More black South Africans are donating blood

The South African National Blood Service (SANBS) has succeeded in increasing the proportion of donations from black South Africans fivefold, from 43 269 in 2005 to 246 686 in 2015, while at the same time significantly enhancing the safety of South Africa’s blood supply.

These are the findings of a new study, based on ten years of data from SANBS, published in the journal Transfusion recently, and is the result of a collaboration between researchers from SANBS, the Division of Medical Virology at Stellenbosch University, the DST-NRF Centre of Excellence for Epidemiological Modelling and Analysis (SACEMA), and international researchers.

Marion Vermeulen, Senior Manager: Operations Testing at SANBS and lead-author of the study, says SANBS receives around 800 000 blood donations per year and provides blood to nearly 400 000 patients per year: “Over the ten-year period, HIV was detected in 0.2% of the donated blood. Over the same time period there was only one confirmed case of HIV transmission via blood transfusion. This is a substantial improvement over the one to two confirmed cases per year between 2000 and 2005.”

Prior to 2005, blood donations from black South Africans were used selectively and often discarded, due to the higher recorded rates of HIV infection in the black population. At the time, to keep the risk to a minimum, SANBS felt it had no alternative, however controversial, but to using race as a criterion.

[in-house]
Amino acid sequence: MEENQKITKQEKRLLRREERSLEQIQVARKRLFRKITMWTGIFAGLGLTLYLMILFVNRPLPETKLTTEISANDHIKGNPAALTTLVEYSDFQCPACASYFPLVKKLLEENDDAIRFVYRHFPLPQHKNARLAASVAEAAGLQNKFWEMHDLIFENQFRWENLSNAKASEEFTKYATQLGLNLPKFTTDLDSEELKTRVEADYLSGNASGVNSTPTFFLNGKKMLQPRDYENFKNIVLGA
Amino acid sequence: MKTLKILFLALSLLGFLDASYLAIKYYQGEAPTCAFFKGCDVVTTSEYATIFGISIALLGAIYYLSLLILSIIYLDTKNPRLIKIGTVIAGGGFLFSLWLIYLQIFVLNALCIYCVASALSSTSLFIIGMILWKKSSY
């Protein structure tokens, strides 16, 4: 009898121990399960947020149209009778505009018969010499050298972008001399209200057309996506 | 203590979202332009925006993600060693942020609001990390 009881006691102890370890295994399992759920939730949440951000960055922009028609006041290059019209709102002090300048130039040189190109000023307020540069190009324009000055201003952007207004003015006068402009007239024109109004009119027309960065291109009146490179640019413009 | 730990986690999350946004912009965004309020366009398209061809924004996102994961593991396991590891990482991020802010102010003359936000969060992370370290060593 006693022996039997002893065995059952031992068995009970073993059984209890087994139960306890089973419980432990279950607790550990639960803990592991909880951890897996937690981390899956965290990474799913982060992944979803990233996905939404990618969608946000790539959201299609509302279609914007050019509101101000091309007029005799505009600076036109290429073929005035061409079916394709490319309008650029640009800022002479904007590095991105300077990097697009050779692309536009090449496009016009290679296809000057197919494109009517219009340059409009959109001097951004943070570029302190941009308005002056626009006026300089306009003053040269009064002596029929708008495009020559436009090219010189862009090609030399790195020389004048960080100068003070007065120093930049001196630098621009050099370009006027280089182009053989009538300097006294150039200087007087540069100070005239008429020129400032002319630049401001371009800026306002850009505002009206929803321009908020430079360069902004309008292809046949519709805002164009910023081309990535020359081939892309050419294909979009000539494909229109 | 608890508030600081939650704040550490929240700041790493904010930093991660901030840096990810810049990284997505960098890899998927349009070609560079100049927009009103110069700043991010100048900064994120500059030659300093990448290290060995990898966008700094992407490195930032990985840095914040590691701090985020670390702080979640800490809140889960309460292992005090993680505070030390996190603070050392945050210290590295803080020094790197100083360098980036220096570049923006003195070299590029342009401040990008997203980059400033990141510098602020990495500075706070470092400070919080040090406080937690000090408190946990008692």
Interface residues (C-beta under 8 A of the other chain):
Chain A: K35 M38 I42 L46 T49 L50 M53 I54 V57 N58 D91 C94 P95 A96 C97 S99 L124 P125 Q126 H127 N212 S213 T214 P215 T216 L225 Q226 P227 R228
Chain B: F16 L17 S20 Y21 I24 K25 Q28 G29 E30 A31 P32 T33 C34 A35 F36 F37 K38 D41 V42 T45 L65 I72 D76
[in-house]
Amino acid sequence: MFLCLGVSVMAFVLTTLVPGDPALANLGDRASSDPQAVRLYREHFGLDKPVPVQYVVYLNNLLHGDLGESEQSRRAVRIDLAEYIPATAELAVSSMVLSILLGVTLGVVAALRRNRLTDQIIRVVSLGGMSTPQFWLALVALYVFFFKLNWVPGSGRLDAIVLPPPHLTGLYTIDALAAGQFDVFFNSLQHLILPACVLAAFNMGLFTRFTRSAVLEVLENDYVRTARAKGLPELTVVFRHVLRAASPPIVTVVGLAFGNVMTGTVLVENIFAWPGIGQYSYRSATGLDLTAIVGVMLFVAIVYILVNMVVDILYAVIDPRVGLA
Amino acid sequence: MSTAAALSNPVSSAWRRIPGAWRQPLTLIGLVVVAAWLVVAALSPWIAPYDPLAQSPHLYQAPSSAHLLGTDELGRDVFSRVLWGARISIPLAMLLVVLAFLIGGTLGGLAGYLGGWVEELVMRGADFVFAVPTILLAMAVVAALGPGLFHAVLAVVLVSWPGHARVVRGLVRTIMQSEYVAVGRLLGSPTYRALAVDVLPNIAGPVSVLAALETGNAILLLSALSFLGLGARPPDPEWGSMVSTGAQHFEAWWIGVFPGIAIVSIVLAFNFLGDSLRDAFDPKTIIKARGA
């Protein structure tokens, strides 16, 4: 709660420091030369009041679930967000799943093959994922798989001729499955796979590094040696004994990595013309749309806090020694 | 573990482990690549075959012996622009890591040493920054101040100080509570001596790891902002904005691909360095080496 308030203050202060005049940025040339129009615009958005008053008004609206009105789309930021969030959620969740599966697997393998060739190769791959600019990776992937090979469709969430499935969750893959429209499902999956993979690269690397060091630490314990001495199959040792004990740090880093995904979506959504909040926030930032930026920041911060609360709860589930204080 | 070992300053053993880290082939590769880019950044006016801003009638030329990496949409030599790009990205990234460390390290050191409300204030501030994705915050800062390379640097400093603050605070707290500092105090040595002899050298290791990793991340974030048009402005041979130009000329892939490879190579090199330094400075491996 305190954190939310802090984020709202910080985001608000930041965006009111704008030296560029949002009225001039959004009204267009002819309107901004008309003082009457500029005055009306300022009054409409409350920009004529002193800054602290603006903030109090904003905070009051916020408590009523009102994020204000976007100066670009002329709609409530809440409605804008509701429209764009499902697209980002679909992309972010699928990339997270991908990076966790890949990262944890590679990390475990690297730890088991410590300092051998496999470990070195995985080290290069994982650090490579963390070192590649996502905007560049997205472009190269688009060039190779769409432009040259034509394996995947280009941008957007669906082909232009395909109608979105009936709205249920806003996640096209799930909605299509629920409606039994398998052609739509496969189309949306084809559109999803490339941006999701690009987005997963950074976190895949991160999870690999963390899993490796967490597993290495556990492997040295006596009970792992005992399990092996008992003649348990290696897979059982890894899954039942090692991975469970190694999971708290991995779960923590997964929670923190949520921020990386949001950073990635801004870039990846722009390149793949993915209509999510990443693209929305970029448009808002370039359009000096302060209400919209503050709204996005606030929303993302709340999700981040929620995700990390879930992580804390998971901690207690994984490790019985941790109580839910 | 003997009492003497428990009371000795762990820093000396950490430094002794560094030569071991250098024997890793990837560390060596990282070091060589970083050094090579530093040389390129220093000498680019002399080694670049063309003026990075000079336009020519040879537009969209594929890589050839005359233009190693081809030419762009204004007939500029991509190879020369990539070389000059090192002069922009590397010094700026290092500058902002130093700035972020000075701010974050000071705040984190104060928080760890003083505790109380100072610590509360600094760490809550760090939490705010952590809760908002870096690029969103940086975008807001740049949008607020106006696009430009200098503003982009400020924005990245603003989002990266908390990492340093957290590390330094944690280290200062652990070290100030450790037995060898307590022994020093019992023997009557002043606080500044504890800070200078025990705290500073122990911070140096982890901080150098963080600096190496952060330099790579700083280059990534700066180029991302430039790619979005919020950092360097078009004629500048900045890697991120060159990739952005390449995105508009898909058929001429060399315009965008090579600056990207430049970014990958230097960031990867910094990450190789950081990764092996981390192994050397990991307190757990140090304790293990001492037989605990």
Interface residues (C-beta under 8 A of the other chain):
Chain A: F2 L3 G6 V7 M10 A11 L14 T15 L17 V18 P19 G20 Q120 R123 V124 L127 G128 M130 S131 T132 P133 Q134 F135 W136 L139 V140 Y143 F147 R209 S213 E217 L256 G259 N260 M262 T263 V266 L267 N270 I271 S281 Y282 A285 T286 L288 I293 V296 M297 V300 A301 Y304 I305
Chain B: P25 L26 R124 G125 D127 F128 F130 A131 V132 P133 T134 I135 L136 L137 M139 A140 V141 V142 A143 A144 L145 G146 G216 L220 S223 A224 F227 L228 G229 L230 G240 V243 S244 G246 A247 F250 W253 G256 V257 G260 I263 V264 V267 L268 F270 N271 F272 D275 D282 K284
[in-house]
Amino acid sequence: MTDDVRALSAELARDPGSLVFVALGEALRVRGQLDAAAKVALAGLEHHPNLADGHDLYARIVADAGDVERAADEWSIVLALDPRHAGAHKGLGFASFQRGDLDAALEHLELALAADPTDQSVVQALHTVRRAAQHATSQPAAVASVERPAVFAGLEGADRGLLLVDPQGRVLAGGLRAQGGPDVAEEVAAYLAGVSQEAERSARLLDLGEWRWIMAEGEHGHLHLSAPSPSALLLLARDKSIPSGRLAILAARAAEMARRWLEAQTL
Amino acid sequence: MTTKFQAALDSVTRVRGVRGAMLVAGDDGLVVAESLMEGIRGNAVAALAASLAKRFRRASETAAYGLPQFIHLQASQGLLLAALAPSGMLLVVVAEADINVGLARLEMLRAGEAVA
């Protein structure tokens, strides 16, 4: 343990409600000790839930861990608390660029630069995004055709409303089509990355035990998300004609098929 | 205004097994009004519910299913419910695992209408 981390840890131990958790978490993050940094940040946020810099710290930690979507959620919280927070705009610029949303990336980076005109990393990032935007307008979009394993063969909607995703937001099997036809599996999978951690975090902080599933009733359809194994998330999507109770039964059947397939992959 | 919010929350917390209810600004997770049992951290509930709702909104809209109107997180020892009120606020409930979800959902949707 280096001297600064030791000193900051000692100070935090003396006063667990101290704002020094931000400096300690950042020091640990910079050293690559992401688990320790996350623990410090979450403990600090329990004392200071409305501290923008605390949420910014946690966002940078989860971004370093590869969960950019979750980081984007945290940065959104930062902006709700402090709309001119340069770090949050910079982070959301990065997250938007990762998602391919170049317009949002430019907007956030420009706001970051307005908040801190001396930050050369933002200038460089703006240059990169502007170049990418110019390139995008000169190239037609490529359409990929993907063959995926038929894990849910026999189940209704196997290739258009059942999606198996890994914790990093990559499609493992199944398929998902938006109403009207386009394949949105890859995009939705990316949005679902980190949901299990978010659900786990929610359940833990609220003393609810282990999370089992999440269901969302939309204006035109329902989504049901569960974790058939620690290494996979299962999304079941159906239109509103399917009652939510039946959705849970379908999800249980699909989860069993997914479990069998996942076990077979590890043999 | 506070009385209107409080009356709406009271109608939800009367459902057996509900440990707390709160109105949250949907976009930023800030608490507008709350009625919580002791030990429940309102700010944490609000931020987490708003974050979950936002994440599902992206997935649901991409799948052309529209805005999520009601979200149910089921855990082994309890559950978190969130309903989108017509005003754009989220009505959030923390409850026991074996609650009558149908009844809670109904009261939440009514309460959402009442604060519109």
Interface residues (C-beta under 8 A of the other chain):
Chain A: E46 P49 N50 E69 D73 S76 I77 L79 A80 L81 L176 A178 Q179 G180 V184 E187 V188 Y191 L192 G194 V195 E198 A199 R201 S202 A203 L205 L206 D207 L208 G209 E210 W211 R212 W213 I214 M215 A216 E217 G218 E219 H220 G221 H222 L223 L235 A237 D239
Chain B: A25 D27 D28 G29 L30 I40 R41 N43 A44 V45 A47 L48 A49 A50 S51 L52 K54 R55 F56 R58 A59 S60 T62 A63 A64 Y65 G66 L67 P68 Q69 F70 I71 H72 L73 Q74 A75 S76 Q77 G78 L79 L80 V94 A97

On 3 October 2005, SANBS became the first blood service in the world to implement a highly sensitive donor blood test nationwide, called individual donation nucleic acid testing (NAT). NAT is a highly sensitive molecular technique, which is able to pick up small amounts of viral nucleic acid, even before the body has started to produce antibodies. It is specifically targeted to detect the Hepatitis B and C Viruses and the Human Immunodeficiency Virus (HIV).

The ten-year analysis shows that, after the implementation of NAT, there was a substantial increase in the number and proportion of donations from black South Africans. The proportion of first-time blood donors in this group increased from 19% in 2005 to 54% in 2015. Over the same time period, the proportion of regular blood donors also showed a fivefold increase from 5% to 26%.

The study reports that model-based estimates of the overall risk of HIV transmission through blood transfusion declined to between 3.47 and 0.52 per million transfusions over the period, representing a halving of the risk to recipients.

“The increase in black repeat donors is particularly encouraging, given that repeat donors provide the bulk of the blood in our blood service, with 76.4% of the total donations from 2005 to 2015,” Vermeulen explains.

Despite this increase in the black donor base, Vermeulen says they need more donors to meet the demand: “During 2018 less than 1% of South Africans donated blood. For most of this year, we had less than three days of blood in stock. We need regular donors, but we also require an increase in our first-time donors to expand the small donor base,” she concludes.

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